Integrating the concepts of Radioactive Waste Management with Life Cycle Analysis towards a circular economy.
Radioactive waste is a by-product from nuclear reactors, fuel processing plants, hospitals, and research facilities. It is also generated while decommissioning and dismantling nuclear reactors and other nuclear facilities. Radioactive waste comes from many sources, including nuclear medicine, nuclear research, nuclear power generation, nuclear decommissioning, rare earth mining, and nuclear weapons reprocessing.1,2
In France, the classification is done based on two parameters:3
1) The level of radioactivity:
The level of radioactivity in radioactive waste is usually expressed in Becquerel (Bq) per gram or kilogram. There are four different activity levels for radioactive waste: high-level activity (HA), mid-level activity (MA), low-level activity (FA), and very low-level activity (TFA). Very-low-level activity waste ranges from 0 to 100 Bq/g, and the subsequent categories have initial activities increasing by (typically) three orders of magnitude for each of the categories. Thus, low-level wastes range from 100-100,000 Bq/g, intermediate-level wastes range from 100,000-100,000,000 Bq/g, and high-level wastes exceed 108 Bq/g.1,3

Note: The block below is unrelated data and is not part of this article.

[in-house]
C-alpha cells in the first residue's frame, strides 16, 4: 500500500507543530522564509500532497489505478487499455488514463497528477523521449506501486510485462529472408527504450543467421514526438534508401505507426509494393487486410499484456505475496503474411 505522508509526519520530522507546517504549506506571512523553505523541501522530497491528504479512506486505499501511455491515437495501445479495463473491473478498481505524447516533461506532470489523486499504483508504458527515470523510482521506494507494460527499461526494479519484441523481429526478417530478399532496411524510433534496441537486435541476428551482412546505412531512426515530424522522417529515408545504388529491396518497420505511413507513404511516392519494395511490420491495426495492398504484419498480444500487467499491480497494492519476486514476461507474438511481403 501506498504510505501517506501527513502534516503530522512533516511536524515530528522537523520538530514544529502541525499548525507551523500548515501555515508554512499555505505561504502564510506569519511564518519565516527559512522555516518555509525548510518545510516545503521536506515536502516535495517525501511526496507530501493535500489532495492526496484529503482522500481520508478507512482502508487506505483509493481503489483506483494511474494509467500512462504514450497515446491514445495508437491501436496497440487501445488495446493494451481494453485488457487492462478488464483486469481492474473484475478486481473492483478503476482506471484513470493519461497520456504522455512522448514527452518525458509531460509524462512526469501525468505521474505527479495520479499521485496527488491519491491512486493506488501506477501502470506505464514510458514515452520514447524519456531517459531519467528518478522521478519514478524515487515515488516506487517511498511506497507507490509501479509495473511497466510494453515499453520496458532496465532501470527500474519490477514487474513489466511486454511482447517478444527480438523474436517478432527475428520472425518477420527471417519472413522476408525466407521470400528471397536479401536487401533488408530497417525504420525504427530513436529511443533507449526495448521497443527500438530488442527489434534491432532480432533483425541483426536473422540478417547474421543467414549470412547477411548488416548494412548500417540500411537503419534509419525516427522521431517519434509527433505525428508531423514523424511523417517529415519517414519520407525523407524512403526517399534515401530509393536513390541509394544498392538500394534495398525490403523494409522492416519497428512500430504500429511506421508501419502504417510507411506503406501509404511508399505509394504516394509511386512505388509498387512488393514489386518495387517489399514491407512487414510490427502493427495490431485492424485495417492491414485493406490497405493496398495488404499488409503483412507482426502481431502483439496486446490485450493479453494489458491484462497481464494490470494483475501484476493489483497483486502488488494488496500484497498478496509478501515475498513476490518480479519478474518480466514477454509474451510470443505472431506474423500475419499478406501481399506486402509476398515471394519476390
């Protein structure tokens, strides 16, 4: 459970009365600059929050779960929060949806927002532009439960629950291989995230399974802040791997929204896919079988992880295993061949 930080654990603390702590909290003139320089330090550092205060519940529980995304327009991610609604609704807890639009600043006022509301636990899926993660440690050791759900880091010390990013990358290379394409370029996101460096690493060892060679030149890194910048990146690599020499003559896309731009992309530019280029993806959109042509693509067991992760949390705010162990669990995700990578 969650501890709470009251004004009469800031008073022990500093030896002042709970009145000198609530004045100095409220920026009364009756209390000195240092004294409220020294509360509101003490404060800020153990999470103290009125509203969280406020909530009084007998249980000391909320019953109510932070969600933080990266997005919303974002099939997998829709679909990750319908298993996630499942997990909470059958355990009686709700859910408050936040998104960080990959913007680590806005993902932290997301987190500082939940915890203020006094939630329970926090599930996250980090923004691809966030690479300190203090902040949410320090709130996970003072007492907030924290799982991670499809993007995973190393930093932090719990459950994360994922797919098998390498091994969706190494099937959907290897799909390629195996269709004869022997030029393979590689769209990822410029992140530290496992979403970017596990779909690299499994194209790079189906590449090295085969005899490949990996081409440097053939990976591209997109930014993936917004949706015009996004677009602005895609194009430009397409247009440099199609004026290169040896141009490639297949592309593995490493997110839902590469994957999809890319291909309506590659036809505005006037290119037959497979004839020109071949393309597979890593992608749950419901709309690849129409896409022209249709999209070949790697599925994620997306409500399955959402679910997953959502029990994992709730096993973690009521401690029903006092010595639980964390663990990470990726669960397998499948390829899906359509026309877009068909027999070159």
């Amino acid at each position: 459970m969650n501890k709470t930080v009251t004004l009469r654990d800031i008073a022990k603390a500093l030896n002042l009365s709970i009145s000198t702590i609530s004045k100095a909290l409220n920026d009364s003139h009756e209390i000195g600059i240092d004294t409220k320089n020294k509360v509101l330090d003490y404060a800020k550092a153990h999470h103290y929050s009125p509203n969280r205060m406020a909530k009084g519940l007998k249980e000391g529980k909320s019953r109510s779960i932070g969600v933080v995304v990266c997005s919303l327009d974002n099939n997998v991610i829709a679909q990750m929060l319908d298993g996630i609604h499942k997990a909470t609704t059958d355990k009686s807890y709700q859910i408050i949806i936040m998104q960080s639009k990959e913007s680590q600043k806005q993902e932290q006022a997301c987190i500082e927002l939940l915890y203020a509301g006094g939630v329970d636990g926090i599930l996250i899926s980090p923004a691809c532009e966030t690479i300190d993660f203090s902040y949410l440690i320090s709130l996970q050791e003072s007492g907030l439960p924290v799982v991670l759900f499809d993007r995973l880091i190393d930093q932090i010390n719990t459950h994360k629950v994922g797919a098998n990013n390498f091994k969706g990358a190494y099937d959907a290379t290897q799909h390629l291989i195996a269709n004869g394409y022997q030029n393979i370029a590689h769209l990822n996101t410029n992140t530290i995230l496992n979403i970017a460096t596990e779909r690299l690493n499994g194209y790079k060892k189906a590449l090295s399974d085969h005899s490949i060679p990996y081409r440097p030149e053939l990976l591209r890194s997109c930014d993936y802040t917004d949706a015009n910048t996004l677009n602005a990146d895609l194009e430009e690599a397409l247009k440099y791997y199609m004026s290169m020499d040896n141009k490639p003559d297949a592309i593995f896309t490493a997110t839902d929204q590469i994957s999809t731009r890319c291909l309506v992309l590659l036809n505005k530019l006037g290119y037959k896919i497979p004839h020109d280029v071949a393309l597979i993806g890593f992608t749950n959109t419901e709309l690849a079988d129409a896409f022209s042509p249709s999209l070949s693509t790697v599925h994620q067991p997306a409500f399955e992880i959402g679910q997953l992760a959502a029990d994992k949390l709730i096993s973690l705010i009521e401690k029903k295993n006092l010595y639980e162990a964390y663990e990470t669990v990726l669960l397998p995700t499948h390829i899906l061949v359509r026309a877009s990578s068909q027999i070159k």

2) The half-life:
Half-life, expressed in years, days, minutes or seconds, quantifies the time at which the initial activity of a radionuclide is halved. The half-life threshold is defined by the half-life of Cs-137 and is thus set at 31 years. Waste is distinguished by which main radionuclides have a short period (less than or equal to 31 years) and those of a long period (greater than 31 years). For the former, it is generally considered that the radioactivity is greatly attenuated after ten periods, i.e. about 300 years.
Radioactive metallic waste refers to radioactive waste that contains metal components. During decommissioning of nuclear power plants (NPPs), mainly two types of radioactive metal waste are generated, such as volumetric radioactivity induced by neutron activation of certain elements in reactor components such as reactor pressure vessel (RPV) and adjacent structure; and surface radioactivity deposited on surfaces of various out-of-core components.4 A significant fraction of the metallic wastes are out-of-core reactor components, such as heat transport pipes and heat exchanger tubes. Different types of metals are used in the construction of NPPs, including stainless steels (SS), carbon steels, and Ni-alloys.